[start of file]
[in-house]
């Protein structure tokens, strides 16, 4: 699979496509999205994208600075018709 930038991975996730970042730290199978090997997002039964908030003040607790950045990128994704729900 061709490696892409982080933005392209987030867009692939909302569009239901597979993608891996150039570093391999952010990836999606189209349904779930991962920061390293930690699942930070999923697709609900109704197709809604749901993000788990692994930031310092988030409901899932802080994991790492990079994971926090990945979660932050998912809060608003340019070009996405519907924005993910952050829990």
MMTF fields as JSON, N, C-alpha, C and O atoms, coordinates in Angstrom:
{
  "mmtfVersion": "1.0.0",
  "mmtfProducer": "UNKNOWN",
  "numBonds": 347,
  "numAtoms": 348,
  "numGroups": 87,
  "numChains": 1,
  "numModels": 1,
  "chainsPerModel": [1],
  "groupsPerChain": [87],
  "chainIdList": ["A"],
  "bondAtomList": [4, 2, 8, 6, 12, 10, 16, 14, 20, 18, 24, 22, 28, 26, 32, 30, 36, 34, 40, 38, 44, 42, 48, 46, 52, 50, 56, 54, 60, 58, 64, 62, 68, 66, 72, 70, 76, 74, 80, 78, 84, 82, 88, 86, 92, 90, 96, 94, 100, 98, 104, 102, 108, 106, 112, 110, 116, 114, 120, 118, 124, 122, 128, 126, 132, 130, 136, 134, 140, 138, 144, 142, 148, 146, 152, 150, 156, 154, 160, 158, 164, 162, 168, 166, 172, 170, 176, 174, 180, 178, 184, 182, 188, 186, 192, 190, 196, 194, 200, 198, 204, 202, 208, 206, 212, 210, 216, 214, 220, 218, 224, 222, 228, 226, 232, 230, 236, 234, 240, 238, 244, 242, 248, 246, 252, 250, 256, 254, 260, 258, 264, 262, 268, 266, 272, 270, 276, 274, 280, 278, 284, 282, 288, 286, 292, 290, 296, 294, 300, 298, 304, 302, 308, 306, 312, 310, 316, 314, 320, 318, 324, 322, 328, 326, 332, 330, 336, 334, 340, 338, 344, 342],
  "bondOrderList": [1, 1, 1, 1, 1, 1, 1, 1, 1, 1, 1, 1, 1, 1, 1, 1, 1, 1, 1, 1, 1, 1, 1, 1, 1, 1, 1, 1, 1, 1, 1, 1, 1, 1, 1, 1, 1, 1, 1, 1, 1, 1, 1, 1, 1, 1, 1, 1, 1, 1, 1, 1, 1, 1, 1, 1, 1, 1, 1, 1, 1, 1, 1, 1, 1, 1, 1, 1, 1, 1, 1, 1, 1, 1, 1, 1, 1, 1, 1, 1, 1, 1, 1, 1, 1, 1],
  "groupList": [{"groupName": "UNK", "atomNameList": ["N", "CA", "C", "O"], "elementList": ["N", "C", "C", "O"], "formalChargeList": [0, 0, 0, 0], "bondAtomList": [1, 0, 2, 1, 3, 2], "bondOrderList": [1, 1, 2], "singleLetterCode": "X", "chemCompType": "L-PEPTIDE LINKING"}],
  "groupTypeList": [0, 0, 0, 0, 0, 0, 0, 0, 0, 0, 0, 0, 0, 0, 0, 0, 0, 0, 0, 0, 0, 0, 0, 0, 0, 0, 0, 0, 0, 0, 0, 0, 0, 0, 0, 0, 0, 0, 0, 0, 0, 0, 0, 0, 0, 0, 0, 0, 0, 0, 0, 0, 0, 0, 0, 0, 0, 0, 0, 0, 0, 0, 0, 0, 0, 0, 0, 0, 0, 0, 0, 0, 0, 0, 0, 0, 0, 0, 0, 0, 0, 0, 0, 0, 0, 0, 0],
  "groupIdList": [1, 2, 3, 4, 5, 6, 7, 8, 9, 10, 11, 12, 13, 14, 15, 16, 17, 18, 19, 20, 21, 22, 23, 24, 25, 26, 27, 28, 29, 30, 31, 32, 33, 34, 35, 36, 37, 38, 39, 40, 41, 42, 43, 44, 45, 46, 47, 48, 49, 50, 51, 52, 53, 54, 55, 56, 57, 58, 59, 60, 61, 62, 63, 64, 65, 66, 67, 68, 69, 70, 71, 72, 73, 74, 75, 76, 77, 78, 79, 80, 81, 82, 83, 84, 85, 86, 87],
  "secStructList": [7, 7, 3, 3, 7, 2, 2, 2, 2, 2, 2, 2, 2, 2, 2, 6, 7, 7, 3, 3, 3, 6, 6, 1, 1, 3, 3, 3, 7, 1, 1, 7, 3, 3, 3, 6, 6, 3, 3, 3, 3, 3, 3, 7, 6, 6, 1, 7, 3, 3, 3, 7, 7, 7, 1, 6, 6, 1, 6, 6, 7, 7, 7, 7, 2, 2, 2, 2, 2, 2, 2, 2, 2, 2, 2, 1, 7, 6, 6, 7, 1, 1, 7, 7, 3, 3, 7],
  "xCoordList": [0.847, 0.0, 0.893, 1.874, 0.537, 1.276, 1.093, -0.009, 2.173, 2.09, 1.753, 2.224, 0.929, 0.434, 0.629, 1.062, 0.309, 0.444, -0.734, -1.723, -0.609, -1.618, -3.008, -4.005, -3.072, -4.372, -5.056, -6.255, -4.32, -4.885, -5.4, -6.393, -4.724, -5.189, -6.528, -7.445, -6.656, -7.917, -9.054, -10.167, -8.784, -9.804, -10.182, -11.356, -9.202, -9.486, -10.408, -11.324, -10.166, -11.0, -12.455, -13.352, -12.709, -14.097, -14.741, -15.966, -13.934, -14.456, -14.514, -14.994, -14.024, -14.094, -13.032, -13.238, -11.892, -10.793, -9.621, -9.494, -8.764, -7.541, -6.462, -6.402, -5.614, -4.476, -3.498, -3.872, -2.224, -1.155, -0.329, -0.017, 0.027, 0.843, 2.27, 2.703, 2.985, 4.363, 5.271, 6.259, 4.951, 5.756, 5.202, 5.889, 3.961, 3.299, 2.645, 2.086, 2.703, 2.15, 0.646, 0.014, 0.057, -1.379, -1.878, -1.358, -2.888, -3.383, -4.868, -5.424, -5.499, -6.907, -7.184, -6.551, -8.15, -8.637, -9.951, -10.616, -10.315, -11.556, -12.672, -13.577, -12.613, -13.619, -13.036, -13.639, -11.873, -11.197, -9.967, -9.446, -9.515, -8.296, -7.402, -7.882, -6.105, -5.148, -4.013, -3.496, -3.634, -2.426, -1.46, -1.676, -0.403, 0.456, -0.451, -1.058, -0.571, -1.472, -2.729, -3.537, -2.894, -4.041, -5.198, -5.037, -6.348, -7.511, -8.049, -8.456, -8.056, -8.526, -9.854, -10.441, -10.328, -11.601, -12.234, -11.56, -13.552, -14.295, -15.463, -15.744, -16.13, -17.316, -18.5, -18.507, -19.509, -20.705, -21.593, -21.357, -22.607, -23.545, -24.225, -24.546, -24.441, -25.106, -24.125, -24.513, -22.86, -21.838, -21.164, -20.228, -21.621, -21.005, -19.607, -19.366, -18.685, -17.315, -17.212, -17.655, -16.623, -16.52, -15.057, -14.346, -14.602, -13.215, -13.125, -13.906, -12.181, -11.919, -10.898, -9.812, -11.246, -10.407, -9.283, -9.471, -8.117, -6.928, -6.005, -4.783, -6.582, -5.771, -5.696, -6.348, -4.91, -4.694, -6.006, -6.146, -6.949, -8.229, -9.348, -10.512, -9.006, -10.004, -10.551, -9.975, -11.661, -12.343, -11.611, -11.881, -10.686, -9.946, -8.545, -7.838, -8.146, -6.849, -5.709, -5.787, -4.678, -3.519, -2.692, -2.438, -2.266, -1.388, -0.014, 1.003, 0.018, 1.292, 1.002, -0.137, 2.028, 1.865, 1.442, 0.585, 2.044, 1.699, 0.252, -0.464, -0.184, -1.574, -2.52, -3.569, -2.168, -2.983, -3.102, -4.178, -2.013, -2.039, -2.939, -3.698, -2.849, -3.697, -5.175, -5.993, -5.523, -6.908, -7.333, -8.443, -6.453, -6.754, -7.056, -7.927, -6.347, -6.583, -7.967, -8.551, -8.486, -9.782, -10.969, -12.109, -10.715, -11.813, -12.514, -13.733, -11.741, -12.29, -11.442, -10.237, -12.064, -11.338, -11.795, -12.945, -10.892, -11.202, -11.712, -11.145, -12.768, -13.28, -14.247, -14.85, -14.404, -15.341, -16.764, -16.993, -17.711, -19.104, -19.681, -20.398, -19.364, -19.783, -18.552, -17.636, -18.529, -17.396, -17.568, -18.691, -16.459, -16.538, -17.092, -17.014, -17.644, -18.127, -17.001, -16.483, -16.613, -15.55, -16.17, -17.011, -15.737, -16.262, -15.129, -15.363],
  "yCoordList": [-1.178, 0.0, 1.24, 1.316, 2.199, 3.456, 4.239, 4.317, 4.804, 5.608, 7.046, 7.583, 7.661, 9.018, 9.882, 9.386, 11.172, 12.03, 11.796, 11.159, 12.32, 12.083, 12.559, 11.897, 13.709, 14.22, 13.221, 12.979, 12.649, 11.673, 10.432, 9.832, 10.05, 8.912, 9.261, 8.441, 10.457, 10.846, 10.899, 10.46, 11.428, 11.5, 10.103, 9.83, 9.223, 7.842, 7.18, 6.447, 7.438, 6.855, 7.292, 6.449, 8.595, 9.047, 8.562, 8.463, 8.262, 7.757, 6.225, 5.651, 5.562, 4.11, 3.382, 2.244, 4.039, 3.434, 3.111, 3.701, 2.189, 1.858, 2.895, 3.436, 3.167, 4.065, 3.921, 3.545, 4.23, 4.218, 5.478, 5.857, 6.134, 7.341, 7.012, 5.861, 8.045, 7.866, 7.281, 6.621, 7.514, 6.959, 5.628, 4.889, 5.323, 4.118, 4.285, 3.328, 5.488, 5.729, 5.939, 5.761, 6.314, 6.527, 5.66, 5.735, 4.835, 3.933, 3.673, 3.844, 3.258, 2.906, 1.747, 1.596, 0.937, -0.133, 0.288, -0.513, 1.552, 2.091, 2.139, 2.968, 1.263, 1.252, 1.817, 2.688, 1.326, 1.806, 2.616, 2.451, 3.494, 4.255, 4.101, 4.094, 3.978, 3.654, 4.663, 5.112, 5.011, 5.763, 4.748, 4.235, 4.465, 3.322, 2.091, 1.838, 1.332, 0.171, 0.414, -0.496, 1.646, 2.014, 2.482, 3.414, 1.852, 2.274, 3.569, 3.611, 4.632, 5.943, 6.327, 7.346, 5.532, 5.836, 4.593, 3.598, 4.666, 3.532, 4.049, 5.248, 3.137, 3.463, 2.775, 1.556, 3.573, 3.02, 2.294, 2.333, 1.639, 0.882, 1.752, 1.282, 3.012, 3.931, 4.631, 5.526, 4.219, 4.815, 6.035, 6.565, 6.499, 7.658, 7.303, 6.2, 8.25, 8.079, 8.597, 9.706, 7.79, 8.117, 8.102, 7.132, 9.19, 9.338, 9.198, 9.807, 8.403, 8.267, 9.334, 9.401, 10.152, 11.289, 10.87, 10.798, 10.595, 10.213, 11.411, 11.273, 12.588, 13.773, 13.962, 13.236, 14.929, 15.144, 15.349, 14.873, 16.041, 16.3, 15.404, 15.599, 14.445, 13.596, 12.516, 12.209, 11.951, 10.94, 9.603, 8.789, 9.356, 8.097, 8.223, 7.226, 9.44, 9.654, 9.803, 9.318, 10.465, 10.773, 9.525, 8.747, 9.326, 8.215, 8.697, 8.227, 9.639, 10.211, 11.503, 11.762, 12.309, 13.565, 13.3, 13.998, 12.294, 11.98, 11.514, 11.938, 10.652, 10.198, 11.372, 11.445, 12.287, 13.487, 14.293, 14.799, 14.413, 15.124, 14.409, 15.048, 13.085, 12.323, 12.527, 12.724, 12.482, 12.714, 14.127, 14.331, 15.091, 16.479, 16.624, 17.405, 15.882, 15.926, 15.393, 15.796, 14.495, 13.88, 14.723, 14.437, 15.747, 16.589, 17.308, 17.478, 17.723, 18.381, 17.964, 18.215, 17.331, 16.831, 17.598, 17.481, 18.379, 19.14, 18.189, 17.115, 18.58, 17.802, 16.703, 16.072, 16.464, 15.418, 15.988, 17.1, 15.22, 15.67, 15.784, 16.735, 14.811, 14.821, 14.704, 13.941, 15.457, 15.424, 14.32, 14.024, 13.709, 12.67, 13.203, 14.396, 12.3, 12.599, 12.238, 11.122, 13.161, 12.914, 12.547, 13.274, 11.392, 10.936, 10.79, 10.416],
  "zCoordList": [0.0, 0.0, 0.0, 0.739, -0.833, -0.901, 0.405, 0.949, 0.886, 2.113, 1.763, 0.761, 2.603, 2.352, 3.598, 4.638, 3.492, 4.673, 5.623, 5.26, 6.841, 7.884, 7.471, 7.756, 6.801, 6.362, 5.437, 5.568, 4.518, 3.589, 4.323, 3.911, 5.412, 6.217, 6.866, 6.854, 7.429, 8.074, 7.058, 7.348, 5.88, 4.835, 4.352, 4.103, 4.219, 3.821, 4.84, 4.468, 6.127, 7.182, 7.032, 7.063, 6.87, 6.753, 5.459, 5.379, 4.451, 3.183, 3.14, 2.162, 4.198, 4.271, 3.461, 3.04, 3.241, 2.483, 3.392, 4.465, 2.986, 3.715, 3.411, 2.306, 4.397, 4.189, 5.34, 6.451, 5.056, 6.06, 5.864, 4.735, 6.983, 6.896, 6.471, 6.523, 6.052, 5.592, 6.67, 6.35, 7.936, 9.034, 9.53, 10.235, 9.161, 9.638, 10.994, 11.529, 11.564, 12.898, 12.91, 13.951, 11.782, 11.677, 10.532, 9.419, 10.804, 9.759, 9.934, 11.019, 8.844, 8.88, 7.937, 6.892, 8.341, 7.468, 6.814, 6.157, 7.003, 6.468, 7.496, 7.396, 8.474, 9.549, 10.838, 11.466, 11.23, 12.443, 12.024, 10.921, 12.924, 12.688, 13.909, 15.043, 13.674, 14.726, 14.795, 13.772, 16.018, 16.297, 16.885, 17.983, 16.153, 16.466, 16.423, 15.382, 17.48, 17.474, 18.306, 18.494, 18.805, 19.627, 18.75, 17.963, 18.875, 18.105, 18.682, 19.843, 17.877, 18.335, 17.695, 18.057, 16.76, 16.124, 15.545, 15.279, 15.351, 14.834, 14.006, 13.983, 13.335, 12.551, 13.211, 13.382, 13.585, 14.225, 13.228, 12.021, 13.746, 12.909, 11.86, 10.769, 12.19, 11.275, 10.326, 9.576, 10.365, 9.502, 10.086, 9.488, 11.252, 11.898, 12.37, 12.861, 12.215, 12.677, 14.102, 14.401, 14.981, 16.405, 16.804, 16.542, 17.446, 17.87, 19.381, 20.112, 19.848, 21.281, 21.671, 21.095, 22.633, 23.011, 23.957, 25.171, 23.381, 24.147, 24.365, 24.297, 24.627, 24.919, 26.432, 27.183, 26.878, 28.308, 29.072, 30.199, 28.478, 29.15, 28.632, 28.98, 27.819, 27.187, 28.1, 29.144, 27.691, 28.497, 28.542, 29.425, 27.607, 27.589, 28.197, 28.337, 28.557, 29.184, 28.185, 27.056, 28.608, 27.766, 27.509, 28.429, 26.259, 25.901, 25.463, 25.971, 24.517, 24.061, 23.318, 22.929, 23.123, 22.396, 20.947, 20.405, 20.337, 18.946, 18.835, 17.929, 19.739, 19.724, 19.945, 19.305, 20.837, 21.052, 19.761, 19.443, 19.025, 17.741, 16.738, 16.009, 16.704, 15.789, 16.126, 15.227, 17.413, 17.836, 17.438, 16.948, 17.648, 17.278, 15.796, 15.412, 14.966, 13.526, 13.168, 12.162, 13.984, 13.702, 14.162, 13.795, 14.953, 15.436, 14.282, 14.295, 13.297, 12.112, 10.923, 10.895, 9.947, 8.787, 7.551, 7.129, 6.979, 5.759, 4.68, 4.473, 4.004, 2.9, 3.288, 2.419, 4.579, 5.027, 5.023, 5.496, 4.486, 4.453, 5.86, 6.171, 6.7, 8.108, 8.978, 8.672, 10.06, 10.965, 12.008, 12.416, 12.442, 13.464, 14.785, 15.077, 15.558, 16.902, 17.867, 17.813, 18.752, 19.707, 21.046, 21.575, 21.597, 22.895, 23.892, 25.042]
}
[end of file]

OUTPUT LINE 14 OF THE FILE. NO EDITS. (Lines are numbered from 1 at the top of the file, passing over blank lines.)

  "chainIdList": ["A"],